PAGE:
Photography Tips: How to Photograph Steam Over Your Coffee
How to Photograph Steam Over Your Coffee? In this tutorial, Dina shows you how to take your tabletop photography to the next level by creatively capturing clouds of steam over coffee. It’s a perfect tutorial for the Fall and Winter seasons. Read on, and do try this at home!
Fall is here, and winter is coming! A hot steaming cup of coffee is one of the most reoccurring motifs in tabletop photography, but it continues to be tricky to capture, even if you’re not a beginner. So, let’s see how it can be done, step by step.
The essential gear you will need includes two light sources and a tripod. You can use speedlights, LED, or even natural light. It’s the position of your light sources that matter. One light source should be placed behind the scene to light the steam, which is most visible and beautiful in backlight. Your other light source should be placed on the side to light the whole scene and add some volume.
Basically, you can use any gear you already have. In my case, it’s two speedlights (one with a snoot and other inside a stripbox), two black flags, and one small reflector.
As for the props, all you need is a coffee cup, some hot water, and a couple of additional items to make your still life shot more interesting—from obvious ones like cookies and chocolates to something related to steam and clouds like steampunk drawings or cloud formation schemes.
Let’s get started!
Arrange all the items in your still life scene into a simple composition, leaving some place for a rising steam.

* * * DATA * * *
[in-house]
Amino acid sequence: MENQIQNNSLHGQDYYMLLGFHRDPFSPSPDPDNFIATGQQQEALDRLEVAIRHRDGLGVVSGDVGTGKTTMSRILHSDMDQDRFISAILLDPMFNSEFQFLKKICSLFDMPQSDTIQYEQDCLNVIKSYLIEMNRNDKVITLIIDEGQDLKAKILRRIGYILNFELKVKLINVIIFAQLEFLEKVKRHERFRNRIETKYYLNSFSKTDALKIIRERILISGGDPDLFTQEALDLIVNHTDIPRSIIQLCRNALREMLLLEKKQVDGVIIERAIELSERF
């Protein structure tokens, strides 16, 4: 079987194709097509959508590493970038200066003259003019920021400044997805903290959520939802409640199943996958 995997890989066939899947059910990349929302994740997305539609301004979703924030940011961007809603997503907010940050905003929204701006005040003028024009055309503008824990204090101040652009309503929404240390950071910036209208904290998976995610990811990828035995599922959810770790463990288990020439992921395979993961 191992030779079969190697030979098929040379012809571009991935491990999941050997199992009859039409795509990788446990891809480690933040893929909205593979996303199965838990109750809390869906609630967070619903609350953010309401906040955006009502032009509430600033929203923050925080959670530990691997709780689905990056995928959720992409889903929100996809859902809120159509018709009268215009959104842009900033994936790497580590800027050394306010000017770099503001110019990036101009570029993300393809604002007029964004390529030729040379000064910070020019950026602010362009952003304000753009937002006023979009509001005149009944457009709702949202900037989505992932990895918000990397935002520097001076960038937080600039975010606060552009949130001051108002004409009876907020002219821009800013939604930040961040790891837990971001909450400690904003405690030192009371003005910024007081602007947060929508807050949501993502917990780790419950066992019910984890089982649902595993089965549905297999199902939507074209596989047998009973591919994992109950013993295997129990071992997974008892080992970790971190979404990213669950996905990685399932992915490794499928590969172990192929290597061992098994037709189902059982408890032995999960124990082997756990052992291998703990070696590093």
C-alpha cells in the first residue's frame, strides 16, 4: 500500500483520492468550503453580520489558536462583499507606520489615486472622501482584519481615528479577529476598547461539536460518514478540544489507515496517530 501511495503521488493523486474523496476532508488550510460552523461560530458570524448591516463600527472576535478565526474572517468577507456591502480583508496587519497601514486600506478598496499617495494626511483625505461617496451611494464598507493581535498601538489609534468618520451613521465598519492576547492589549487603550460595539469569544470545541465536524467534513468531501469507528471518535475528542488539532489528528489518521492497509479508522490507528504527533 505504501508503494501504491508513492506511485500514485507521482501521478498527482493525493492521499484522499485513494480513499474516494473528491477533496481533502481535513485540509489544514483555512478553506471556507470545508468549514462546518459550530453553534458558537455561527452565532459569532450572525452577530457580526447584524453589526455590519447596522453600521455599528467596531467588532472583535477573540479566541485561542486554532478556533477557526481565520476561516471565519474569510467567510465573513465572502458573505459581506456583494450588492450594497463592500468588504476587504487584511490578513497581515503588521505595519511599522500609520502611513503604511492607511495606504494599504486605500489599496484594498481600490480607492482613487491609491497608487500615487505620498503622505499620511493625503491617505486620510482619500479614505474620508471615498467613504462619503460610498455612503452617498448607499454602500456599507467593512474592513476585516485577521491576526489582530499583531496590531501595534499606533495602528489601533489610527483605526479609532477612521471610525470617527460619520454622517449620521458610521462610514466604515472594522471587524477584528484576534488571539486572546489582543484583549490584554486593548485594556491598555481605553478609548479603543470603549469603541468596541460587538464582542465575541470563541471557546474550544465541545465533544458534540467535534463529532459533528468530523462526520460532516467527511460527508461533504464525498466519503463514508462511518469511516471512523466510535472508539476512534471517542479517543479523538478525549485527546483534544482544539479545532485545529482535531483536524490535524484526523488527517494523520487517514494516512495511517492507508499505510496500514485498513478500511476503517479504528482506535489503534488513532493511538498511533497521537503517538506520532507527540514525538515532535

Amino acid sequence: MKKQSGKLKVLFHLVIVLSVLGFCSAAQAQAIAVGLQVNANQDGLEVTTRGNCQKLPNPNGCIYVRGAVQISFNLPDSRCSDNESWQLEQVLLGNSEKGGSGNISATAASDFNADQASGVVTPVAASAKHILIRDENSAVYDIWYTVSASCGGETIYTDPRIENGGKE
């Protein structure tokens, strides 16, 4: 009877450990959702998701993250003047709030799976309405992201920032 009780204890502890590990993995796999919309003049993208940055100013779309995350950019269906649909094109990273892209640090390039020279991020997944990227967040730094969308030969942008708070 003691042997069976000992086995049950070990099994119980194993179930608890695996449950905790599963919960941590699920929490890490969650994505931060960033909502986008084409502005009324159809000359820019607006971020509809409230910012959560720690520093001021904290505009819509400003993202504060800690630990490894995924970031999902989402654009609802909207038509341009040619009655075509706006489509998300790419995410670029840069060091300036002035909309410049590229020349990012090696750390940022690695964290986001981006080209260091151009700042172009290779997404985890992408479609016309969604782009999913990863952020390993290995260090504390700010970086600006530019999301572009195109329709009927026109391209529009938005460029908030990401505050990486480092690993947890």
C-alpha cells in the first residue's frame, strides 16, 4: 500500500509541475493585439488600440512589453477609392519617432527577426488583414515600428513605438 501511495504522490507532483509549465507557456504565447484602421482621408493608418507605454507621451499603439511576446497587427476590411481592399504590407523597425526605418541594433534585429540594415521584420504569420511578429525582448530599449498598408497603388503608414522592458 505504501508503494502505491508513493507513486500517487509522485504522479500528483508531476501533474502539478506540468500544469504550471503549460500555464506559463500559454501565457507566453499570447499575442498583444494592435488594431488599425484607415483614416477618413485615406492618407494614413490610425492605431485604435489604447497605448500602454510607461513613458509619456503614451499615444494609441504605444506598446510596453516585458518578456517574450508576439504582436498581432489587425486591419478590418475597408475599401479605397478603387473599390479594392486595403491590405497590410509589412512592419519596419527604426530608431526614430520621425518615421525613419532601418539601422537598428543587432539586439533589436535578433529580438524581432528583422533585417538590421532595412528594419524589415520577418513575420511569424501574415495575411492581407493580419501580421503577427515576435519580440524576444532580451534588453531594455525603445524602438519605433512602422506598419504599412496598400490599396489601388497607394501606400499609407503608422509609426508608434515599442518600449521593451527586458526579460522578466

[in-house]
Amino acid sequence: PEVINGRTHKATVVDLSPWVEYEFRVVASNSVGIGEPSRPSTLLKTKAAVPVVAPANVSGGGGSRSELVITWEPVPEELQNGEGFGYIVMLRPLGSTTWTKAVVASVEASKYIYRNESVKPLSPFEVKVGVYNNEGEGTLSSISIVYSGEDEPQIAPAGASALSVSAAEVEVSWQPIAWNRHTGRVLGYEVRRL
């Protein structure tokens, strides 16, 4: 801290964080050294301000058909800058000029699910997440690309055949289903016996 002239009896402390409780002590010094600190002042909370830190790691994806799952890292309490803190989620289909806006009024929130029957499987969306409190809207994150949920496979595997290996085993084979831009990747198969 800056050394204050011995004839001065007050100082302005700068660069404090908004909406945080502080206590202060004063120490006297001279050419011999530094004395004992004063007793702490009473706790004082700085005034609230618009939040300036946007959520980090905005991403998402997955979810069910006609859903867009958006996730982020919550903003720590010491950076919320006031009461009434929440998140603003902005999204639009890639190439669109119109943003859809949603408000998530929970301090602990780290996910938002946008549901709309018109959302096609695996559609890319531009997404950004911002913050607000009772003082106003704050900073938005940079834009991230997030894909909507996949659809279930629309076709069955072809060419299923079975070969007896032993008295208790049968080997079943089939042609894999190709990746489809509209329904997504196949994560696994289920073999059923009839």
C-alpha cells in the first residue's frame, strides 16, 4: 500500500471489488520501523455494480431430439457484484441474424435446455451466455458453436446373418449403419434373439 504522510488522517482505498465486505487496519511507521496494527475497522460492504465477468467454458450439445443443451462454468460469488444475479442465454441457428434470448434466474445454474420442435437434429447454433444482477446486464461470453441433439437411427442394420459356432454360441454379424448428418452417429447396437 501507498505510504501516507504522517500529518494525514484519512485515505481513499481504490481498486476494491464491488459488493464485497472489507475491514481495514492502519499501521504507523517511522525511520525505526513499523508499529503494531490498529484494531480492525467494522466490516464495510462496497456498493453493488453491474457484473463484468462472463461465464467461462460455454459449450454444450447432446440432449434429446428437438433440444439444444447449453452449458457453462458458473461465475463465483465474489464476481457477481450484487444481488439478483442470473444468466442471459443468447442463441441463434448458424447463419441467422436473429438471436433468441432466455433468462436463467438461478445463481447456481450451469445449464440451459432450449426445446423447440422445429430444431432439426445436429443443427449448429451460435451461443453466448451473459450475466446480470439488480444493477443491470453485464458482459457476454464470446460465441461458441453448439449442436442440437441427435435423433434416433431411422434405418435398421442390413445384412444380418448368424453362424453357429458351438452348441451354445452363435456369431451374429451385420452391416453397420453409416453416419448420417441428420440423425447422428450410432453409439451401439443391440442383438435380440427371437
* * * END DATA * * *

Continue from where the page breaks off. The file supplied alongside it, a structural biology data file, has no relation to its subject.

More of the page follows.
2. First light
Set the first light source behind the scene in a way that it affects mainly the spot above the cup. This way, it will light the rising steam, but won’t interfere much with other items. If you’re using natural light (like a window), you can use it as a background as well, and let this backlight be your main light source. If you’re using speedlights (as I do), you may want to use a snoot to make the light flow narrower and emphasize the steam without getting unattractive highlights on the cup.
Since there’s no steam yet, put an aroma stick on the edge of the cup and make a couple of shots with a smoke. It lasts longer than steam, so it’s much more convenient for the test.
3. Second light
To add some volume and make shadows softer, set the second light source on the side. In my case, it’s a speedlight inside stripbox, set on the left side and slightly behind the cups (to make the coffee “glow” in your shot). If you’re working with natural light, just use a big reflector for this.
After that, you can make adjustments with flags: I used one between stripbox and background to make the latter darker, and another between stripbox and wooden boxes to darken distracting light spot. That’s all. Now get ready to shoot!
If your cups are transparent and you’re working with speedlights, set them to a low power, so you can catch some bubbles and drops as well (low power — from 1/16 up to 1/128 — provides a very short pulse that will freeze bubbles and steam in motion). Also, in that case, your shutter speed would depend only on speedlights you use, so set synchronization shutter speed and adjust the aperture to get a well-exposed image.
If you’re using natural light, longer stutter speed (about 1/60 or even 110) would give you a blurry, but still beautiful look, and faster (about 1400) would make the swirls more prominent. Choose the one you like best.
Set your camera on continuous mode, pour some hot water into a cup, and take a sequence of shots with rising clouds of steam.
Now, you can choose the best shot, and use it as it is. Or, you can choose several shots and combine them together. I combined two clouds of steam for two cups and added some swirls on the top.
Adjust the colors and contrast. Remember not to oversharpen your image; particles of water vapor are much larger than smoke particles, so with excessive sharpening, they can look very noisy and unattractive.
That’s all! Now it’s time to tell your own stories with clouds, rainy days, tea and coffee.
Dina Belenko is a creative still-life photographer from Russia. Her striking images capture magical stories behind everyday inanimate objects!
If you have any questions about my process, feel free to leave comments for me below!